This phase will be dedicated to the design, the fabrication and the development of novel MBE components aiming at the fabrication of AlxGa1-xN-based active layers for UV nitride optoelectronic applications. Indeed, MBE appears to be the best-suited technology for the fabrication of AlxGa1-xN layers incorporating nanostructures (in particular QDs) as the active region since it offers the possibility to control the formation of self-assembled AlyGa1-yN nanostructures by using a strain-induced epitaxial growth mode. This type of active region represents a central key point of the project for the fabrication of high-radiative active regions and LEDs emitting in the UV range. To reach this goal, two major technical locks will be addressed: the improvement of AlxGa1-xN material structural quality (using sapphire and AlN substrates), and the p-doping efficiency of AlxGa1-xN alloys (for x > 0.1). In this view, a high-temperature growth furnace (> 1000°C) and a high-stability dopant valved evaporation cell (for Mg doping) will be developed and tested at RIBER S.A. and then installed on a MBE reactor at CRHEA. The performances of these equipments will be fully tested and compared to the characteristics of MOCVD grown AlxGa1-xN layers (which are also fabricated in CRHEA). This point will allow us to assess MBE grown layers in comparison with the leading industrial technology (MOCVD) which sets the benchmark (in terms of structural and optical properties). Their performances will be continuously optimized based on the characterization results and finalized through the fabrication of a major device in the nitride technology: the LED. At the end of the project, the performances of UV LED prototypes, emitting between 260 and 360 nm, will be compared to the latest results reported in the literature and international conferences. Haut de page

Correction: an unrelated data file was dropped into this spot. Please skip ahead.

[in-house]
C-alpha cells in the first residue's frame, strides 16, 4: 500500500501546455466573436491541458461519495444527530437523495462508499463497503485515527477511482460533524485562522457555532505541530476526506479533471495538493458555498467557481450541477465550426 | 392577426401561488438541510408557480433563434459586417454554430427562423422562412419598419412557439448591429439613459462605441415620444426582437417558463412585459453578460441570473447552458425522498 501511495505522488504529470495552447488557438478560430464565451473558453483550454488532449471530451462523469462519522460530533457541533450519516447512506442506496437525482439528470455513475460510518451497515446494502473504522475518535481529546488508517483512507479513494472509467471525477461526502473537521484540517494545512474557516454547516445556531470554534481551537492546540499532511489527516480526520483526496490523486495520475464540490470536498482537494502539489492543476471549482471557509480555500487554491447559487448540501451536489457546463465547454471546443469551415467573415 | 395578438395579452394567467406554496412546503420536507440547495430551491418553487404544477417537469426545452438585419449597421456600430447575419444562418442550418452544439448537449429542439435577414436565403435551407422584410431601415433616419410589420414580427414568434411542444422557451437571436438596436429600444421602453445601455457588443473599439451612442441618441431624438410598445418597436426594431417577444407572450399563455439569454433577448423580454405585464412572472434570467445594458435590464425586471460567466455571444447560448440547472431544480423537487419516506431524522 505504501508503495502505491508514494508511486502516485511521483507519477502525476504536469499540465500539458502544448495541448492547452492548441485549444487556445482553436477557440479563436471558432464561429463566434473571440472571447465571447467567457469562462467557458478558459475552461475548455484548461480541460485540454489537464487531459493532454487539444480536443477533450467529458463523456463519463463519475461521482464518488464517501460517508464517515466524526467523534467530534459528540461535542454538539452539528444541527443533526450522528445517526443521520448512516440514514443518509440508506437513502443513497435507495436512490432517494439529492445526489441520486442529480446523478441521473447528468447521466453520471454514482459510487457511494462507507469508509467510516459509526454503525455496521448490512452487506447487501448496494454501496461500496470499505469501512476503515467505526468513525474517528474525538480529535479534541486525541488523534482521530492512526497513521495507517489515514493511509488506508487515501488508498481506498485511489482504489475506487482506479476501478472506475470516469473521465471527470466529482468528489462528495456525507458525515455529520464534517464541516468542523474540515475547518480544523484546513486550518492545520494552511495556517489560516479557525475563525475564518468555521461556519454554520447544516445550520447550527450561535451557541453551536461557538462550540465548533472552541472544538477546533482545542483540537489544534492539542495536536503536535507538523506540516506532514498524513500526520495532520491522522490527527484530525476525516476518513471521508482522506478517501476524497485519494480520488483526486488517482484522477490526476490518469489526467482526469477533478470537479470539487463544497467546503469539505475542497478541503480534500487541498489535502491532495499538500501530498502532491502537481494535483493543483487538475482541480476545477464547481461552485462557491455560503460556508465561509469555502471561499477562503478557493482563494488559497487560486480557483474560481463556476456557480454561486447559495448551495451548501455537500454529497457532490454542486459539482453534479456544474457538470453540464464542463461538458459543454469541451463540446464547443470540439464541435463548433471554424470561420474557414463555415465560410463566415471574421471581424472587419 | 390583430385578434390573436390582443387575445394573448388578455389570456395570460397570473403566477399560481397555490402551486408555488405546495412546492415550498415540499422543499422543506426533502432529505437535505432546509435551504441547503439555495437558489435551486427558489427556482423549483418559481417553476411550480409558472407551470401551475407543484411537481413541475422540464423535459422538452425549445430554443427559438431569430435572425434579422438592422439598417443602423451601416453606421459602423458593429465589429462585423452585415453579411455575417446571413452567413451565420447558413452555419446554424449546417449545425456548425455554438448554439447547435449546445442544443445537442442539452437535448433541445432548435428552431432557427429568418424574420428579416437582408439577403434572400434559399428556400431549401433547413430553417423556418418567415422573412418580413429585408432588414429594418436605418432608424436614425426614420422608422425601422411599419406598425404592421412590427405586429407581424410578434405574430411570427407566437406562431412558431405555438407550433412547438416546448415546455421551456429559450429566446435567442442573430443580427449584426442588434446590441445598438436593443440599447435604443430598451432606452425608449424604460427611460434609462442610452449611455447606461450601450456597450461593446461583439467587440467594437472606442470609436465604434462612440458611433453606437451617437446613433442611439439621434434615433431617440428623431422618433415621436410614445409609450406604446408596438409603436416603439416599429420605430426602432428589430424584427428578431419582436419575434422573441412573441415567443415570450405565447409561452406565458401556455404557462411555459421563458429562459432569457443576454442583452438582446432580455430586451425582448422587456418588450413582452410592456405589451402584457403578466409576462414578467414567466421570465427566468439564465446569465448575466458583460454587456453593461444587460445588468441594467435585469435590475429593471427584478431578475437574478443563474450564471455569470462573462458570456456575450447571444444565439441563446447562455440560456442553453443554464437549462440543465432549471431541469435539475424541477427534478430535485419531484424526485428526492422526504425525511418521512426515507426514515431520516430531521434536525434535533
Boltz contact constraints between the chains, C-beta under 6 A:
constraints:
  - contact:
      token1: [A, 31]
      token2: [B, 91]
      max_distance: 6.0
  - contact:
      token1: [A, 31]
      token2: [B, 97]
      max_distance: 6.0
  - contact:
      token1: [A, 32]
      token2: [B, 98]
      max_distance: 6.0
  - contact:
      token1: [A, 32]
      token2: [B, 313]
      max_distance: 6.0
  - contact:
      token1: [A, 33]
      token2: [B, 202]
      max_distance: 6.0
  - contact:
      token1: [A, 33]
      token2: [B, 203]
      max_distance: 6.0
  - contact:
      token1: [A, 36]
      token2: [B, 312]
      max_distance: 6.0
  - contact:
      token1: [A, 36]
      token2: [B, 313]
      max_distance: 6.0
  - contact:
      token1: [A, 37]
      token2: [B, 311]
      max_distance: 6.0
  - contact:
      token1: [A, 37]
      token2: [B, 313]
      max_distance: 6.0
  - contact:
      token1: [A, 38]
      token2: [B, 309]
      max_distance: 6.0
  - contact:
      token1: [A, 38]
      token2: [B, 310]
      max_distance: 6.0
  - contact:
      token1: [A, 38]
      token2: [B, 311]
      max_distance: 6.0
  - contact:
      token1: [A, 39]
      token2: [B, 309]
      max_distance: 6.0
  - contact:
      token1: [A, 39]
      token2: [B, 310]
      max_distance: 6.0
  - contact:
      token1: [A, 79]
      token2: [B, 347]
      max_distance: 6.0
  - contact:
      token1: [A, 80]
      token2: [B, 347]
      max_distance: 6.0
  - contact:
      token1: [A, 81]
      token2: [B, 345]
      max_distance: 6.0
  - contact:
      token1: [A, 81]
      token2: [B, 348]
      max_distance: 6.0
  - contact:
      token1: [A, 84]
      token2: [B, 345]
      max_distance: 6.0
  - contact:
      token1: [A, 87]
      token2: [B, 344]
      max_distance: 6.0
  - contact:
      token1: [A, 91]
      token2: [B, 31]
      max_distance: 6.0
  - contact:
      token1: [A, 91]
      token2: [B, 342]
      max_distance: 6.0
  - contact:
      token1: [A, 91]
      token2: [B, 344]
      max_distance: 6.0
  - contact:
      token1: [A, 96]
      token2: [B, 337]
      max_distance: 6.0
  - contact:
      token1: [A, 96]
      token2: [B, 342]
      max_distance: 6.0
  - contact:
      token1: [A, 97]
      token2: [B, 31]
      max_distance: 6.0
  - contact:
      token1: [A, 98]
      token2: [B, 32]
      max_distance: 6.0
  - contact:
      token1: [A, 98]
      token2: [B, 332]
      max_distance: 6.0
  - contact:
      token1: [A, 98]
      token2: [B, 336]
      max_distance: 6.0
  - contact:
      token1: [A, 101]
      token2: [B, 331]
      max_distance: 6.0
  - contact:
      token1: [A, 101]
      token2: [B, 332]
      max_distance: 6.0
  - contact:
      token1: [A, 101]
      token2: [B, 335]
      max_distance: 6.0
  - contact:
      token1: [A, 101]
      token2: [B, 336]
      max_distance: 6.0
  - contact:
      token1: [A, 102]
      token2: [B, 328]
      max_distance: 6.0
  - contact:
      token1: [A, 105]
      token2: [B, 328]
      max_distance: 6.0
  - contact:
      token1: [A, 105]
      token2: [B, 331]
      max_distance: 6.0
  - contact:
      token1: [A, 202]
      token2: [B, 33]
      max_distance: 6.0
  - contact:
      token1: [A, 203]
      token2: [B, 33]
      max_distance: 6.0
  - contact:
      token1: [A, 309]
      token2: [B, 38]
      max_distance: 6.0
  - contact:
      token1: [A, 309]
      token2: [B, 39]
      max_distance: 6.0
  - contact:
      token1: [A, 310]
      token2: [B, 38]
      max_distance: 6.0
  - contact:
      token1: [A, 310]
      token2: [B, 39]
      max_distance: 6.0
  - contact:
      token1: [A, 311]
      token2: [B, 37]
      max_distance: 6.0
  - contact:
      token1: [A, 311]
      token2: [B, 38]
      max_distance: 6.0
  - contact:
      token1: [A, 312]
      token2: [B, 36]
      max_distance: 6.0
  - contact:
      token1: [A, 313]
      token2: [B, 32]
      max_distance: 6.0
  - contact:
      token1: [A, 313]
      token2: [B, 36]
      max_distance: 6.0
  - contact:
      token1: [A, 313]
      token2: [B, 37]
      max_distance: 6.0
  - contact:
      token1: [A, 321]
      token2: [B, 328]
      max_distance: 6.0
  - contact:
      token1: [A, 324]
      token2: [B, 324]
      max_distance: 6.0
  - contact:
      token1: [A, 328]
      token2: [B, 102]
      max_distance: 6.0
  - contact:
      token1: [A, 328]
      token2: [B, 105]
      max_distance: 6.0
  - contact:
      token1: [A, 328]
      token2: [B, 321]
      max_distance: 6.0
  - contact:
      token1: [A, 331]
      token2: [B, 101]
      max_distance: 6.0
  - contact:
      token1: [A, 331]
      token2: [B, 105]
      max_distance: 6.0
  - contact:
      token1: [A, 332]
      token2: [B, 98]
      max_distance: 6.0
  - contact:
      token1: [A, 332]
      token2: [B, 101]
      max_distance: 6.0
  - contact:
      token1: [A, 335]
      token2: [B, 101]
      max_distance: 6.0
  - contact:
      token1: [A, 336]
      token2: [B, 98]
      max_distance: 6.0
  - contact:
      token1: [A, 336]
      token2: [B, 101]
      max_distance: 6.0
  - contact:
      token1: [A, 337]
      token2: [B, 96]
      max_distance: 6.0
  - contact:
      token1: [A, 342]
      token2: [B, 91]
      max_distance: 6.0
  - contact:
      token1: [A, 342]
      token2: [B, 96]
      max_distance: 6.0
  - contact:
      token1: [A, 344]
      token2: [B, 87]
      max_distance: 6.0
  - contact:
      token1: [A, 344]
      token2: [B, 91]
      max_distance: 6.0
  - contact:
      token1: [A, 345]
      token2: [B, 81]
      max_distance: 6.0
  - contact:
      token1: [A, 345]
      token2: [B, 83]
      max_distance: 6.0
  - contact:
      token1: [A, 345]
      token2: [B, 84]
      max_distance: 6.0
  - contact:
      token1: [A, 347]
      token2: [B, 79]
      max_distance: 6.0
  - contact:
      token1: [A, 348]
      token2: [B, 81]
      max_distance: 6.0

Workpackage WP4: “design, fabrication and characterization of quantum dot based UV LEDs”

This phase will target the design, the fabrication and the characterization of UV LEDs (on sapphire and AlN substrates) including AlxGa1-xN nanostructures as the active region. LEDs emitting in the 260 – 360 nm spectral range, i.e. from UV-A to UV-C regions, will be fabricated. LEDs operating in the UV-A (315-360 nm) and UV-C (260-280 nm) will be particularly targeted since these spectral regions represent the largest markets in terms of potential applications, including curing, disinfection and purification technologies. Therefore, an important aspect will concern the design of the structure, in particular the active region and the p-type layer engineering which are the main scientific and technical locks addressed in this project. The LED processing will be performed in the clean room facility at CRHEA. The final goal is to evaluate the potential of the proposed technology by determining the figures of merit of LEDs (on sapphire and AlN substrates, by comparing the ratio LED performances over the fabrication cost), and comparing them to the state-of-the-art. Along these views, to study effects of the polarization field on escaping mechanisms of injected carriers from the LED active region, we will grow LED structures with various Al-rich AlxGa1-xN electron blocking layers and electron/hole injector layers. Finally, if the performances of LED demonstrators at the end of the project are reaching state-of-the-art values (typically ~ 1 - 2 mW @ 20 mA for simple “on wafer” measurements of LEDs), the fabrication of LED structures (epi-wafers) and LED packaging will be performed. The next step will be to perform a series of tests on experimental workbenches by companies specialized in LED testing for UV applications (French companies BMES (69) and LEDPOWER (72) with which we are in contact with the R&D service, MM. D. Chavanon and S. Simon, respectively). Haut de page